The vase with Hibiscus flowers originally sat on a draped white cloth and there were two nectarines in the picture. Once again the nectarines didn't survive the painting process.

Vase of pink Hibiscus flowers.
In the meantime the nectarines have all been consumed but they are still in season so today I bought some more.

The next painting is going to be of a plate of nectarines.

Saturday, December 06, 2014

Australia Piano Quartet at the Utzon Room

Australia Piano Quartet
There is a small concert room at the Sydney Opera House called the Utzon Room. It is well named as it is one of the nicest spaces in the opera house. It is small so the concerts are intimate and you listen to music while looking out over Sydney Harbour.

Last Tuesday the Australia Piano Quartet played their last concert of the year in the Utzon Room. The quartet comprises  (Rebecca Chan (violin), Thomas Rann (cello), Evgeny Ukhanov (piano) and James Wannan (viola).

They are vibrant, young and virtuosic and their program included Mozart, Saint-Saens and the new commissioned work In Search of Asylum by Pozniak. Rebecca Chan explained how the challenging Pozniak piece put the musicians into the mind-space of the asylum seeker and a spokeswoman from the Asylum Seeker Resource Center spoke about how they are trying to help those arriving on Australian shores.

The view is spectacular  even without the huge cruiser that was tugged past the window. Once the musicians started playing however, all eyes were on them.
Before the concert began
Cruise ship is tugged out of the harbour

Tuesday, December 02, 2014

Misogyny in Australia

One women is killed every eight days in Australia by her partner or former partner.  They call it the silent epidemic. Why is it silent? Why are we blind?

We are a society where the pay gap between men and women is now 17% , where business characteristically overlooks women when appointing board members (still less than 19%) and where half the population is represented in the Federal Government Cabinet by a single solitary woman. That solitary woman is vocal about 'not being a feminist'.

Misogyny has become so much part of the political fabric that parliamentary commentators were caught on the wrong side of the fence when Julia Gillard defended herself from charges of misogyny by Tony Abbott in Parliament. They wrote articles chastising Gillard for her speech while the speech video went viral, shared by men and women across the country who were sick of the misogynistic venom that Gillard had faced. Later a choir made music to the speech and I like to think this might be the turning point, a point where we start to rethink our values. 

Monday, December 01, 2014

Brian Wood jug

Brian Wood jug.
My painting of the Brian Wood jug is morphing. I painted it first with a bowl of nectarines and a jug of lavender but it was unbalanced, the jug got lost, the lavender didn't fit and the nectarines took over. That was a long list of deficiencies and although I had spent a long time painting the nectarines (so delicious they looked too) in the end I couldn't retain them and painted the whole lot out.

At the moment the jug stands on its own on a back background. I am not sure what the next step will be. Painting is a battle, as one of the art school tutors said. At the time I had not believed him, but increasingly, I do.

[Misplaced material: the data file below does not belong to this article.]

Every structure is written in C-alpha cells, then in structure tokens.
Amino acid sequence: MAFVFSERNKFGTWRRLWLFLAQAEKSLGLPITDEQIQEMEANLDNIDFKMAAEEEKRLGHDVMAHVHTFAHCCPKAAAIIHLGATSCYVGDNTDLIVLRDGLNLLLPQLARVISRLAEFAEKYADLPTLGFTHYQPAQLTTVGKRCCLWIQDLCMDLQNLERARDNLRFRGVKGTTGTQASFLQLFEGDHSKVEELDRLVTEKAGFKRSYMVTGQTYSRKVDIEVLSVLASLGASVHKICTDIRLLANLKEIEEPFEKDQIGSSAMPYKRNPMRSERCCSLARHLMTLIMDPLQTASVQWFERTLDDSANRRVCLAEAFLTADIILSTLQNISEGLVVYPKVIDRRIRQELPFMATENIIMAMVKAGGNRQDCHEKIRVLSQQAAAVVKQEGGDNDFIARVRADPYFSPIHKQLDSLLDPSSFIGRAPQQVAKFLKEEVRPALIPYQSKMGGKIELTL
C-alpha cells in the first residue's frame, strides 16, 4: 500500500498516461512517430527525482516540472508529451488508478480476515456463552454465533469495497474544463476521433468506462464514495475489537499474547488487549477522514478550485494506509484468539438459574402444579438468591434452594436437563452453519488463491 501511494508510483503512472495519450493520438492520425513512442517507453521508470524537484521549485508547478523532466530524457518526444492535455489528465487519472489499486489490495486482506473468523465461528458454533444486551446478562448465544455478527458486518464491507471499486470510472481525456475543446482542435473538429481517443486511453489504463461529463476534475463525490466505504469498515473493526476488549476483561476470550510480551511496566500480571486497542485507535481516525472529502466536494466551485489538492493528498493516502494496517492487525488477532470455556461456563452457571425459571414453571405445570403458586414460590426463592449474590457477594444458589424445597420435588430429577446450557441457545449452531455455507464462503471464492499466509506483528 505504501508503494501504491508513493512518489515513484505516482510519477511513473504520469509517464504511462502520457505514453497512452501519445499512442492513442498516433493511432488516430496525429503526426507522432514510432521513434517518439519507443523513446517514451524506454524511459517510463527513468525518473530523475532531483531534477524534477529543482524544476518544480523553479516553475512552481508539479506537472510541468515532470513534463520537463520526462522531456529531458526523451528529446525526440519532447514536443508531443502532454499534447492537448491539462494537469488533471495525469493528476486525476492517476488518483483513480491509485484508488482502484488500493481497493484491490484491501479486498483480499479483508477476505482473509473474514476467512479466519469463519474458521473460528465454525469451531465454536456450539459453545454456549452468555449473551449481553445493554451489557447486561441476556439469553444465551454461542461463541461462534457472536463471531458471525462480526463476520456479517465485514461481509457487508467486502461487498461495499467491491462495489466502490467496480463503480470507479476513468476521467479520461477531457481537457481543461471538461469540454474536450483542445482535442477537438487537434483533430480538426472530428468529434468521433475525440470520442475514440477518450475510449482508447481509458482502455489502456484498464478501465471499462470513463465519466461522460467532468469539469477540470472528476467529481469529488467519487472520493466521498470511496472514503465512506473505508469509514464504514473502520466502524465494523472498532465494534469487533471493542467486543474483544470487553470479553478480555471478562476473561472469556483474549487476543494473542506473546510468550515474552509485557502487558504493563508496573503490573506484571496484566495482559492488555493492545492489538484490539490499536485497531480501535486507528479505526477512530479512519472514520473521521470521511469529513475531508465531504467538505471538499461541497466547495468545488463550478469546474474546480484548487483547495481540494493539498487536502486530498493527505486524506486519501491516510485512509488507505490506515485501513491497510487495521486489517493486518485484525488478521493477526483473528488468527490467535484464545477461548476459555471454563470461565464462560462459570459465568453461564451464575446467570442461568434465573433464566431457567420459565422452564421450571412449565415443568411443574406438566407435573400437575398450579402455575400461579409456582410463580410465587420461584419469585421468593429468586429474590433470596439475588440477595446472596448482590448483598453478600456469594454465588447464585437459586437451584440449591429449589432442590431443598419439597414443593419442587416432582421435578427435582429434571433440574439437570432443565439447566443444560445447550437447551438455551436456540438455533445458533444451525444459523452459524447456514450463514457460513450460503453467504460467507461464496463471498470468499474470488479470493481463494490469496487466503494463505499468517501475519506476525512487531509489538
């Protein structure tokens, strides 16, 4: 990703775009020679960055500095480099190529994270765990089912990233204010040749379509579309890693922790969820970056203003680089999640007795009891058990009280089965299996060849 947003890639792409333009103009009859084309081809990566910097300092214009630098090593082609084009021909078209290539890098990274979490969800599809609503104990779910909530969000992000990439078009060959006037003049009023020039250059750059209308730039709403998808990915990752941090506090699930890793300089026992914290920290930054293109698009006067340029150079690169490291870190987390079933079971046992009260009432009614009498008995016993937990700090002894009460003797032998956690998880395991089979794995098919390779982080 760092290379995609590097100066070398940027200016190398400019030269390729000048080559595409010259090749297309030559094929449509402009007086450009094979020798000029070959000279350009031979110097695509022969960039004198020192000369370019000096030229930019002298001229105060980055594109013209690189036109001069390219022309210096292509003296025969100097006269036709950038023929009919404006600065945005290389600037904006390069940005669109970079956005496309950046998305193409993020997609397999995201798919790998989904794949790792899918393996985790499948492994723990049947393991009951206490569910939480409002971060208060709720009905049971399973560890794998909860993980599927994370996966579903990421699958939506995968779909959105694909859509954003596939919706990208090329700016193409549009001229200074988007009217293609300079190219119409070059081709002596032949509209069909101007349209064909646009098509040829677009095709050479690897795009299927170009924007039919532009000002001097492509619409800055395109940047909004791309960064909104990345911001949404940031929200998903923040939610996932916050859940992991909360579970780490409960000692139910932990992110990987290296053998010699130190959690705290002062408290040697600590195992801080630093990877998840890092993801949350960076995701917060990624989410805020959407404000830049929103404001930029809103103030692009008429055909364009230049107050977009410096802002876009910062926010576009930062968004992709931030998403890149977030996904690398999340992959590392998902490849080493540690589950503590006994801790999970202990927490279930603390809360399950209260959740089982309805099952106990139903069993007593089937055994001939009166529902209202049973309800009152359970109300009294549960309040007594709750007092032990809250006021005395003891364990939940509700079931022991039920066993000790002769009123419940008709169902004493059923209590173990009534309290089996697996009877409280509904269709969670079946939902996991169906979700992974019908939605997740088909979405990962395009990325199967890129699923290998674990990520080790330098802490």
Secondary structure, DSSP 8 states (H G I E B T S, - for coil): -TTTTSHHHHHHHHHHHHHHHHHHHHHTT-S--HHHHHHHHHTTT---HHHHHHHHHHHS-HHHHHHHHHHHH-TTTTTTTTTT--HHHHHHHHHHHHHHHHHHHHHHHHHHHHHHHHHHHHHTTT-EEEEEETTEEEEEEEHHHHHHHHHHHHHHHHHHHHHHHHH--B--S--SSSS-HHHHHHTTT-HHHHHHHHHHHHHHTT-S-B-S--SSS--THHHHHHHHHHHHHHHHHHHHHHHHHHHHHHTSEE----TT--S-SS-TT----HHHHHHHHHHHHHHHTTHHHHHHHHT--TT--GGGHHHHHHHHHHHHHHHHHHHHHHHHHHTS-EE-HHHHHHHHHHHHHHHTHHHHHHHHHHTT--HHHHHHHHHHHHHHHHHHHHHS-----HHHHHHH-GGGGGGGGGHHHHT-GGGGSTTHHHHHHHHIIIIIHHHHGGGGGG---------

Saturday, November 29, 2014

The State of Victoria Changes Government

In Australia the State of Victoria has just voted and is making history by changing government after only one term. The toxic federal Government is being partly blamed for the more than 3.5 - 4% swing to Labour but there have been lots of local issues as well - including the reignited and very polluting fire in a coal mine in Morwell where the people feel forgotten by their government and where there was a >13% swing against the government. Both major daily newspapers in Victoria told people to vote Liberal/National, but the people have obviously not listened. Many are probably like me and, facing increasing right wing stridency in the main stream media, have migrated to online news.

Not only has the government been changed (from Liberal/National to Labour) but the Greens are in the lower house of parliament for the first time. At the moment it looks as if they have won at least one and perhaps two inner Melbourne seats after a campaign based on climate, public transport and fairness. That is a significant win in a 'first past the post' system like ours.

Greens candidate  Ellen Sandell has just commented to cheering supporters: "You have told us you don’t want an $18 billion toll road ripping up our city, you want a 21st Century Public Transport network"
Kissing reluctant baby
The most commented photo of the election has to be this one that is being shared around twitter. It shows the Foreign Minister, Liberal Julie Bishop and Victorian Liberal State Premier kissing an unimpressed child. Ms Bishop is known for her pre-political career as an aggressive lawyer fighting against those seeking compensation for asbestos poisoning. One of the first things she did when becoming Foreign Minister, before even being sworn in, was to rescind  Steve Bracks position as consul General in New York. He had been Premier of Victoria for eight years and was eminently suited for the job. It was a portend of things to come.